What do you notice about the design of these web pages (aside from the fact that they’re not English)?

The top 3 are Korean and the bottom 3 Chinese – all are popular portals. Naver is Korea’s premier search engine (with 77% of the market there) and Cyworld could be compared to Facebook (with over 20 million users).

If your first reaction is that all these sites are very crowded and densely packed with content then you’re not alone. Your second reaction might be to ask why would they design something so cluttered, and from a western perspective lacking in the clarity and simplicity that we’ve come to expect from “good design”. It’s certainly not very “Web 2.0”, as we know it anyway.

It turns out a lot of other people are thinking the same thing. Different theories for why there is this marked difference are abundant, ranging from the influence of Buddhist principles whereby “strong and rich colour, density, and opulent presentation symbolize happiness and wealth”, otherwise termed the ‘aesthetics of abundance’, to different advertising models and the way in which people read/scan different languages. It seems no one has a definitive answer which means there’s definitely room for research here.

What I find fascinating is that two almost entirely different ways of looking a web design have emerged from a common set of technologies used by different cultures. It’s even more applicable when you consider western firms doing business in East Asia where a simple re-branding exercise is clearly going to be insufficient.

Another interesting point in fact is that whereas in the west we are used to accessing and advertising websites by their URL (e.g. randomwire.com), in East Asia the search box is king and URL’s are virtually redundant. These so called “navigational searches” may have something to do with the complexities of typing roman characters on input devices especially designed for Japanese/Korean/Chinese but still seems a pretty good idea to me and one which I expect will slowly make its way westwards in time, especially with the rise of the mobile internet where typing is even more cumbersome.

Comments

  1. David says:

    Thanks for your insight – It's a bit of a shame that innovation in this area appears to be stagnant. I find it even more concerning considering the two-tear internet the Chinese government seems to be creating (http://randomwire.com/virtually-…). If you cut off the rest of the world or make it increasingly hard to access where does the drive for innovation come from, if not internally? I also wonder if this lack of creativity has anything to do with the void created by the Cultural Revolution from which China is still emerging?

    When I see sites like Sina and Sohu they remind me of the annoying pop up advert pages which used to be predominant around 2000 – pure link bait and nothing more. My reaction is to immediately close the site as if I cant find what I want in a couple of seconds then it's just wasting my time.

    Interestingly we did some user research for the web application I have been involved with (UK based) and one of the areas of improvement identified was that there were too many links in the page footer (which took up about 1/3 of the page length). Upon analysis we were able to cut out 75% of them by simply making some navigational tweaks. The whole site now looks a lot cleaner and page load time was cut my a significant margin.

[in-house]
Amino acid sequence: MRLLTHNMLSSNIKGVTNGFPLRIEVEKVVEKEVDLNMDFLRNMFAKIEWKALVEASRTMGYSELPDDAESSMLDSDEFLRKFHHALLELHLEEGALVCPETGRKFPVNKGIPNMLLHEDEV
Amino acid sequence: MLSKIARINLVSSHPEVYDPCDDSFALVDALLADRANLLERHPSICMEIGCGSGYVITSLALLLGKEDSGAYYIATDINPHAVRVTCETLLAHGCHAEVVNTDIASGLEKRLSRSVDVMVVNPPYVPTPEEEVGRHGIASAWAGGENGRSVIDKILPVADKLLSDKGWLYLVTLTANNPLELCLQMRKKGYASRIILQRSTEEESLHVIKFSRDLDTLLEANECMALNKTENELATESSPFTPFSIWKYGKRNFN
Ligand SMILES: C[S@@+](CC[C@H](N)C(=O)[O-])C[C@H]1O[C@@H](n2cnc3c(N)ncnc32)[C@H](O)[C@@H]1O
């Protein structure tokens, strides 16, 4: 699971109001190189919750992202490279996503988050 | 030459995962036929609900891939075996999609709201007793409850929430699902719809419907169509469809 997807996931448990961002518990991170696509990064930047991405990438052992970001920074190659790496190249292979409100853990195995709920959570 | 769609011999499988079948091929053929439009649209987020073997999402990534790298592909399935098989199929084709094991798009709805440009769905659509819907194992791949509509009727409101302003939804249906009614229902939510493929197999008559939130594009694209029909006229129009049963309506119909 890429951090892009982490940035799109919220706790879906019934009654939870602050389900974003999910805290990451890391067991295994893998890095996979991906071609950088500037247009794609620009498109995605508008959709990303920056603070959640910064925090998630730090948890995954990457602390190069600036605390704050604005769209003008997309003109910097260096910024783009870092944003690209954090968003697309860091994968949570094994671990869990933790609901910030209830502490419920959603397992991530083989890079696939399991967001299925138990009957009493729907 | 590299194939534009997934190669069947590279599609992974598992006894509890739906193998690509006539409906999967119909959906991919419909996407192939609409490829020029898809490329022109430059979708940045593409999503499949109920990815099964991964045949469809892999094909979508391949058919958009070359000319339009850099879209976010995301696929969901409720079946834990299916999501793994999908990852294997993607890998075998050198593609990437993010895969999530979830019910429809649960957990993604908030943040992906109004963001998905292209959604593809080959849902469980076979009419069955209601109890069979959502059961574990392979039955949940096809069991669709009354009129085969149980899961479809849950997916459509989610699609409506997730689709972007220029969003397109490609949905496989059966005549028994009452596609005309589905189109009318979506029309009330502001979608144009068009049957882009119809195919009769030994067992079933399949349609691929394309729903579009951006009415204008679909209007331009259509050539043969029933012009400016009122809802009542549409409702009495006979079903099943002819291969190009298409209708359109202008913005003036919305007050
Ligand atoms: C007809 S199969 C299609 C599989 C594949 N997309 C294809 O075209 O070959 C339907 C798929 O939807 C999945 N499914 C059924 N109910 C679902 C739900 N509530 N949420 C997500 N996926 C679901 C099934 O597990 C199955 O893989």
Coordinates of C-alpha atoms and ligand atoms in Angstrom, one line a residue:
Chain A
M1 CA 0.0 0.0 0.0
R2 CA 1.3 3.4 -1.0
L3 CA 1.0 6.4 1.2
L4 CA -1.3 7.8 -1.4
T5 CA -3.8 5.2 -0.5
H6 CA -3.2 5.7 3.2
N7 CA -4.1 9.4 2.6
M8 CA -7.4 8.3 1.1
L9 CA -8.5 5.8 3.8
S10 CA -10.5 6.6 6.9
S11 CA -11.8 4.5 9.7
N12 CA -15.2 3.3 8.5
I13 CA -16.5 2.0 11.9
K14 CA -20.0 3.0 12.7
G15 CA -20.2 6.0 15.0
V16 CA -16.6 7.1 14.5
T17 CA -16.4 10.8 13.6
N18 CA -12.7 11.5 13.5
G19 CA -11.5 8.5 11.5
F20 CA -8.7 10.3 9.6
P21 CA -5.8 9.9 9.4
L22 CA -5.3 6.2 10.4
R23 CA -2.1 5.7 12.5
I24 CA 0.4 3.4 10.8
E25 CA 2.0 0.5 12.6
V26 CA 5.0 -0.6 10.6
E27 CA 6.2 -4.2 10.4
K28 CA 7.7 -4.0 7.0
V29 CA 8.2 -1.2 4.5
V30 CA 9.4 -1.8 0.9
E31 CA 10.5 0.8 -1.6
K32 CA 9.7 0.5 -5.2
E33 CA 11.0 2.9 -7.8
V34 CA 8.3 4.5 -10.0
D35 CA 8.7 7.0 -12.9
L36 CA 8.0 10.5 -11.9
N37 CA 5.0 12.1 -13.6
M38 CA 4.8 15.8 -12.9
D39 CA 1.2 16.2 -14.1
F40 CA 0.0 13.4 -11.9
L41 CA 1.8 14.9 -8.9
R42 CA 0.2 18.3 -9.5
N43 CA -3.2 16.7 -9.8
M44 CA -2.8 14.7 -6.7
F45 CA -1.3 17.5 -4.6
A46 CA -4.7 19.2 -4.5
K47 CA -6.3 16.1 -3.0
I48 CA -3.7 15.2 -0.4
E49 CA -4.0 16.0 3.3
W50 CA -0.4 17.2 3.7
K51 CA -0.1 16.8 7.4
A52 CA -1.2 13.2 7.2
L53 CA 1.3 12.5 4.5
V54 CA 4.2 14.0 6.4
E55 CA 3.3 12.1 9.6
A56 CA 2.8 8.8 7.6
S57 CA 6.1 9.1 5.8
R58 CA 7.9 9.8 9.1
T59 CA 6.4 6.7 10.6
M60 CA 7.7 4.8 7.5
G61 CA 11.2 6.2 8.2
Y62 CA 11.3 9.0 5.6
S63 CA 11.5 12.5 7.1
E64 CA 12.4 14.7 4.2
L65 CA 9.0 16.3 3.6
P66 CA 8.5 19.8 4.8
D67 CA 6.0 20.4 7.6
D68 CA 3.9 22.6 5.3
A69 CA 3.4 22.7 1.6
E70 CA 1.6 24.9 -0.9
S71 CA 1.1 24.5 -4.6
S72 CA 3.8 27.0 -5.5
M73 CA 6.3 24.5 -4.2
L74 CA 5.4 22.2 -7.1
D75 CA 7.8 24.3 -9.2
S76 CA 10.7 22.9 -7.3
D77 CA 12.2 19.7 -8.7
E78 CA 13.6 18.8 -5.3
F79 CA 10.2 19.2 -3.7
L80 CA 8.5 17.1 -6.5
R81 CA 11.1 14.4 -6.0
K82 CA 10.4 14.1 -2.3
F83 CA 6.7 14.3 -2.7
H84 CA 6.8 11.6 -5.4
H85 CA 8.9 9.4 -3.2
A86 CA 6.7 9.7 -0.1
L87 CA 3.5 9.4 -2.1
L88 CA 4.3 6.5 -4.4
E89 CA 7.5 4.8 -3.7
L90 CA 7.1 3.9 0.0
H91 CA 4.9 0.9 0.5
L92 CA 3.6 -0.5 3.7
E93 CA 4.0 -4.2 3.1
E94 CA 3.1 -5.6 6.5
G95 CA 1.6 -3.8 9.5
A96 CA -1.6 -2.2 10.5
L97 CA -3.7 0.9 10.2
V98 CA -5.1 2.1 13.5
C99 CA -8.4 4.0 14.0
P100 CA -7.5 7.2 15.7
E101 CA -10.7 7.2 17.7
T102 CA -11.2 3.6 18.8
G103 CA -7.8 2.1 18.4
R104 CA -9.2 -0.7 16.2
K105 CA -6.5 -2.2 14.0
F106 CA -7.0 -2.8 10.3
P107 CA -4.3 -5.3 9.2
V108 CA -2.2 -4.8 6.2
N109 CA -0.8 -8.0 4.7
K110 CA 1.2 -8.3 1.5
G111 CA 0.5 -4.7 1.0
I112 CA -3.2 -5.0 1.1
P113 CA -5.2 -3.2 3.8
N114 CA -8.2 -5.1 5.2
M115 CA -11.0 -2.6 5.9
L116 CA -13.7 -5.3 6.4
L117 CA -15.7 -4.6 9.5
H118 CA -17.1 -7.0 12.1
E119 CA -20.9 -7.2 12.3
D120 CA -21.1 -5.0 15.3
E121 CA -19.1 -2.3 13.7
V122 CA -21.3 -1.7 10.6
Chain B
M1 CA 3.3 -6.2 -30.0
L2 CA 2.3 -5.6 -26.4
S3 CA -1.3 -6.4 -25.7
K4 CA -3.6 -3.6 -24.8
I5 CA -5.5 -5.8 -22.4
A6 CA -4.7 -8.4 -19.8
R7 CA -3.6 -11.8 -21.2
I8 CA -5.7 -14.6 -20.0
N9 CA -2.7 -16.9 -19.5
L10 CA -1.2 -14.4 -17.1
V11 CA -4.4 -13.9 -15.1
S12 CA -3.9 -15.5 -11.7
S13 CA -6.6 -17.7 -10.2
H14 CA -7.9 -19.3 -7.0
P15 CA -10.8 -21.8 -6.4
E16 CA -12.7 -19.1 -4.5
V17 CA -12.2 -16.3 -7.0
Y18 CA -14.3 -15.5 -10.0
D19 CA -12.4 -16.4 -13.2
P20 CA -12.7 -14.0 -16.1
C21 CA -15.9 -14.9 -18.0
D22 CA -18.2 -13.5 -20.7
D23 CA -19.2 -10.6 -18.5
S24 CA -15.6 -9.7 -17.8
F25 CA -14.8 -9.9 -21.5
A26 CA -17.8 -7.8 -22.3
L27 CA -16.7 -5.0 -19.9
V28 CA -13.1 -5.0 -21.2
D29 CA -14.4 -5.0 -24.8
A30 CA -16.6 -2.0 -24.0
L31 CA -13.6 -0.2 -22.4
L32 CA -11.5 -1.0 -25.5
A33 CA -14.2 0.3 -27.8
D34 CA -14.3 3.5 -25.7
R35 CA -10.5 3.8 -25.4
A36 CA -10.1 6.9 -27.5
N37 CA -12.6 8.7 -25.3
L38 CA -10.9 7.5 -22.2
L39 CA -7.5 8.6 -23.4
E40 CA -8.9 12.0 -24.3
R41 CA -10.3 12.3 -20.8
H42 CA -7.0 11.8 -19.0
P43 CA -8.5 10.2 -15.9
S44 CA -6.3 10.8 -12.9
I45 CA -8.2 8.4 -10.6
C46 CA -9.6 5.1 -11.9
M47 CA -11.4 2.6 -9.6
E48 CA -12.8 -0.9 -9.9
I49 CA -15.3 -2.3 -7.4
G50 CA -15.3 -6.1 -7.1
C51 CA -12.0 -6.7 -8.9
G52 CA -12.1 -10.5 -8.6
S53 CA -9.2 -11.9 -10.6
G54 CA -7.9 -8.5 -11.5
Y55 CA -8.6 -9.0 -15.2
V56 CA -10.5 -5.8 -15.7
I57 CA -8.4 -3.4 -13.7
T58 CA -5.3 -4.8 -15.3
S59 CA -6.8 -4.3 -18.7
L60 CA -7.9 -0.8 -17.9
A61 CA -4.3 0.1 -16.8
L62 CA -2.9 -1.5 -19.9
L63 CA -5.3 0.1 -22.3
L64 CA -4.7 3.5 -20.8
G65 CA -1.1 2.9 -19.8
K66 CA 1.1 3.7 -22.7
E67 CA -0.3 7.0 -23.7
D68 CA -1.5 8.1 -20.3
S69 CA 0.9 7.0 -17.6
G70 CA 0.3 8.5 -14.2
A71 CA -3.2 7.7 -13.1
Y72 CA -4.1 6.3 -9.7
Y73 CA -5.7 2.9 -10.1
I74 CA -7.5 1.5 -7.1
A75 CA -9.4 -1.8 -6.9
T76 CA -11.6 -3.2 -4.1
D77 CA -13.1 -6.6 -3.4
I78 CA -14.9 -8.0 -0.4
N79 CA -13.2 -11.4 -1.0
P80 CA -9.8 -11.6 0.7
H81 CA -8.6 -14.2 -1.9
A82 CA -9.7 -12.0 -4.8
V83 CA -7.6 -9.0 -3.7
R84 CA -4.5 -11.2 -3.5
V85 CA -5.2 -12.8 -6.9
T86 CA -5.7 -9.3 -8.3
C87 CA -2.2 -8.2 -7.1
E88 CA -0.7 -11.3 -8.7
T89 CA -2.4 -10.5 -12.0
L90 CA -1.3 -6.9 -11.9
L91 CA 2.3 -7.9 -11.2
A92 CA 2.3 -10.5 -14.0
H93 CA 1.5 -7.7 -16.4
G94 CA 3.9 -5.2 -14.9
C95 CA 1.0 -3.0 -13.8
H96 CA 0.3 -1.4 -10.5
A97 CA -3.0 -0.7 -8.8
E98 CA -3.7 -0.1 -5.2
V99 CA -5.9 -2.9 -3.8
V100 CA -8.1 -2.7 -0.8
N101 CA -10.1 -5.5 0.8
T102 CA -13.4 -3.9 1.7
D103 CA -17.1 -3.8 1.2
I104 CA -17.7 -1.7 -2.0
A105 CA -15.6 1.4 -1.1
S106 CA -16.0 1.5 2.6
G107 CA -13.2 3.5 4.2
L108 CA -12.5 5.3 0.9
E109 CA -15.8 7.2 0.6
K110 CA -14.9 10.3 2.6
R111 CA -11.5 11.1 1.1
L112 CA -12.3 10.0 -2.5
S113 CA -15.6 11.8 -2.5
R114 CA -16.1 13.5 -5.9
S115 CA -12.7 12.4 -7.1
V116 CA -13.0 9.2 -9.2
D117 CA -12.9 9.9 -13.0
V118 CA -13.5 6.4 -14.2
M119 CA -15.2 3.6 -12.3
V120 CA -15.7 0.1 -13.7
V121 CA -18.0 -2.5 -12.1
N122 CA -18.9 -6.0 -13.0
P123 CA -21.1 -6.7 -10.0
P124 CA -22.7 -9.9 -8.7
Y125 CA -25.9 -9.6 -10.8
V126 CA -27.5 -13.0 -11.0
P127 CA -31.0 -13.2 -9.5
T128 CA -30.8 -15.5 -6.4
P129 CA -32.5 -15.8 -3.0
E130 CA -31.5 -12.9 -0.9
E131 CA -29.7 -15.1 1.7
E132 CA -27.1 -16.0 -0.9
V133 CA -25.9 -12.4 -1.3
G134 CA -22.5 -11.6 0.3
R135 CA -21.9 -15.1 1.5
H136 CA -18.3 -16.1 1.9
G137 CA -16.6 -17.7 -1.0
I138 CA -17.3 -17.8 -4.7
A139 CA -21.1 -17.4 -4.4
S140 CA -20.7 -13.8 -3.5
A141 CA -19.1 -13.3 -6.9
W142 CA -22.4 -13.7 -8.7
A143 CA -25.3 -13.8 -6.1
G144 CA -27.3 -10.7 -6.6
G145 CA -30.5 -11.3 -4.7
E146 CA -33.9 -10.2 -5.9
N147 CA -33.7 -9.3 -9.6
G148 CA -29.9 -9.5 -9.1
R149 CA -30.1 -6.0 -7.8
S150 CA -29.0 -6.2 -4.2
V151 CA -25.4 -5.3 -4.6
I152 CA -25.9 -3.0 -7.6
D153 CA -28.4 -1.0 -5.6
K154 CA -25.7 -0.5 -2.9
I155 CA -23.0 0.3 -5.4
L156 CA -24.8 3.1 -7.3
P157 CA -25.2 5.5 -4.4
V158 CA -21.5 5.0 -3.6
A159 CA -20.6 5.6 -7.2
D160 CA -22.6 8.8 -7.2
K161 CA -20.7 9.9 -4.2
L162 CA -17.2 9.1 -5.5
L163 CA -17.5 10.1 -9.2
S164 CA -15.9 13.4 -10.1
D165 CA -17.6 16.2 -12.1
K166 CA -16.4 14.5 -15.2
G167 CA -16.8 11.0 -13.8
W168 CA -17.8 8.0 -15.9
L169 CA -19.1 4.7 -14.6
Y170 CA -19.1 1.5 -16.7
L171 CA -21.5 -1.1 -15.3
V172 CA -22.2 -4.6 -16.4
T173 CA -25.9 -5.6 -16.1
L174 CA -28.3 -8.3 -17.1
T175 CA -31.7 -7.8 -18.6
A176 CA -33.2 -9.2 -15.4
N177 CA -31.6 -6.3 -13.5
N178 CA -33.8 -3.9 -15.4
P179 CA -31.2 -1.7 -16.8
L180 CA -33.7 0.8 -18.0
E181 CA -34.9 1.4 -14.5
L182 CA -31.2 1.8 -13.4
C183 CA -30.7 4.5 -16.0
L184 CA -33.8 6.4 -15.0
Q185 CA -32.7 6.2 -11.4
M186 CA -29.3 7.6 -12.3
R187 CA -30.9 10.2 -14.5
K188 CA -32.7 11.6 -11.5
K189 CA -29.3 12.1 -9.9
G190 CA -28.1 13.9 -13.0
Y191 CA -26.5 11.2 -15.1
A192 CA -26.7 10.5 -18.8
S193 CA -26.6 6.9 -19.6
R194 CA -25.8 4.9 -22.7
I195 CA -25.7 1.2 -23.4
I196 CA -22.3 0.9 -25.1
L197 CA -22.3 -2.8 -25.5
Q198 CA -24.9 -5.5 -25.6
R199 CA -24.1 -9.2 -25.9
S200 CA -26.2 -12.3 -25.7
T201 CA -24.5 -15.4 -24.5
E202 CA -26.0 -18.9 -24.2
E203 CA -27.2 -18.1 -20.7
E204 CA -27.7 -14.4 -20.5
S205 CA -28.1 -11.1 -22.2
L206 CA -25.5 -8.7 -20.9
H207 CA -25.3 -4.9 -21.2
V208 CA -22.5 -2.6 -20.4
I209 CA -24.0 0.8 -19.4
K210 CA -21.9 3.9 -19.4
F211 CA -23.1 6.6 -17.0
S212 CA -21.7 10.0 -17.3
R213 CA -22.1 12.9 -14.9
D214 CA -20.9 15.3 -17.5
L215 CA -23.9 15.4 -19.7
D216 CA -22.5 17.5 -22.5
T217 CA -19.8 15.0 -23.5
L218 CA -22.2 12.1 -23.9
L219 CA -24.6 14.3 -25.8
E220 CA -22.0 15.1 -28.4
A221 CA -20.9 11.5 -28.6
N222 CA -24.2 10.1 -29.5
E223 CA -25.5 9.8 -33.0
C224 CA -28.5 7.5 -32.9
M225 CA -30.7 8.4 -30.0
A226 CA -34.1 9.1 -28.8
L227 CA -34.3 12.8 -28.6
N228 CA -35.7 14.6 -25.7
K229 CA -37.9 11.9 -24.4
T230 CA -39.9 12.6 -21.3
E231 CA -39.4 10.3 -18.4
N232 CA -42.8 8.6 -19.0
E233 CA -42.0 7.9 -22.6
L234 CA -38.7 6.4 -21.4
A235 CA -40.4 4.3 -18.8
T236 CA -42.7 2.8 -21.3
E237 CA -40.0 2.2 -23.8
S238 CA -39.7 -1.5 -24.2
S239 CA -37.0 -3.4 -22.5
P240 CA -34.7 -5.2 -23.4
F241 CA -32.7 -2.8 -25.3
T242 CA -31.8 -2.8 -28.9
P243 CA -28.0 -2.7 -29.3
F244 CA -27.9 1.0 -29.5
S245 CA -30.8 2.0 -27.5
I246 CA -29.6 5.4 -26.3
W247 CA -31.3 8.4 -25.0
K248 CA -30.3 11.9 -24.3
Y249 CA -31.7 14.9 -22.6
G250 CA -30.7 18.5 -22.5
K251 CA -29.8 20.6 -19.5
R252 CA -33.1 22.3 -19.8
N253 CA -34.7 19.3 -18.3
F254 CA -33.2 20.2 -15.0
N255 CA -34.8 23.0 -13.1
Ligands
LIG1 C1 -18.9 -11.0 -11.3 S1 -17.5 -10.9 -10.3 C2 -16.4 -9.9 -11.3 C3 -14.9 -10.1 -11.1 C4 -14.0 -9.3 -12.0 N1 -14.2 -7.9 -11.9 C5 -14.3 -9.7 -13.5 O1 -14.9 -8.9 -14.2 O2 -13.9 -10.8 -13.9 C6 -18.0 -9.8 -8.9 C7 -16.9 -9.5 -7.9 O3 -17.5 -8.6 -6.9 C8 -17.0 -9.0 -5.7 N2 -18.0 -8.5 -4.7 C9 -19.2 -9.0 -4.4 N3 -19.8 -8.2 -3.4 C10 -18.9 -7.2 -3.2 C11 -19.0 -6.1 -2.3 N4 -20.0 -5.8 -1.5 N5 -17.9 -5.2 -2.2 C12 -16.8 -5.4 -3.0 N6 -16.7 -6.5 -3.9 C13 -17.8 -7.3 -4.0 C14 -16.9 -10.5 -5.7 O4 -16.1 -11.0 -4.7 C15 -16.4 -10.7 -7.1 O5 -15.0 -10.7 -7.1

2. Zebra says:

    I used to work for a Chinese web portal (vodone.com) and we often discussed this, which is actually perceived as a problem without a simple solution, at least in China. For every design we came up with the boss always wanted more information added, more links, more text, less images, ruining the design and putting pressure on editors, who have to keep the web site updated. Instead of having maybe 20 pieces of news to deal with, they would have to update 120 or something pieces of news every day to keep the format working.

    A lot of the times people refer to a “tradition” or “habit” for Chinese netizens to expect this vast amount of information – the web portal preceded the search engine and people got used to getting all the information they needed on one page. Only a few years ago the connection speeds were so bad that hardly anything but text could be viewed on a Chinese Internet connection, also creating a more text based design. Another factor might be that most news come directly from the state run Xinhua news agency and the only way to compete with other portals was to update faster and have more information available. A large number of news in China are bought and to satisfy the buyers you often promise them exposure on the main page.

    There is also a very strong focus on PV as the predominant factor in determining a web site´s value and for pulling investment, and a lot of text links tend to create a lot of PV.
    The segmentation of users is mainly divided into age and income groups and consumption patterns in China are more determined by age and social position than by style/culture/sub-culture creating very large groups of people that use the same kind of content or same kind of style/tone in the way of reporting, concentrating content to a few large portals rather than smaller, more specialized web sites. This also creates a more condensed style in design, where one portal tries to satisfy a larger number of people.

    Some people might also talk about the lack of creativeness in China and how things are being copied with only small changes and with Sina and Sohu having a majority of the market other web sites might be tempted to rather copy their model than test something new. Very little market research is put into web site development and companies seem to go for safe solutions rather than doing something new. All this might be factors that stop the design of Chinese web sites from radical changes.

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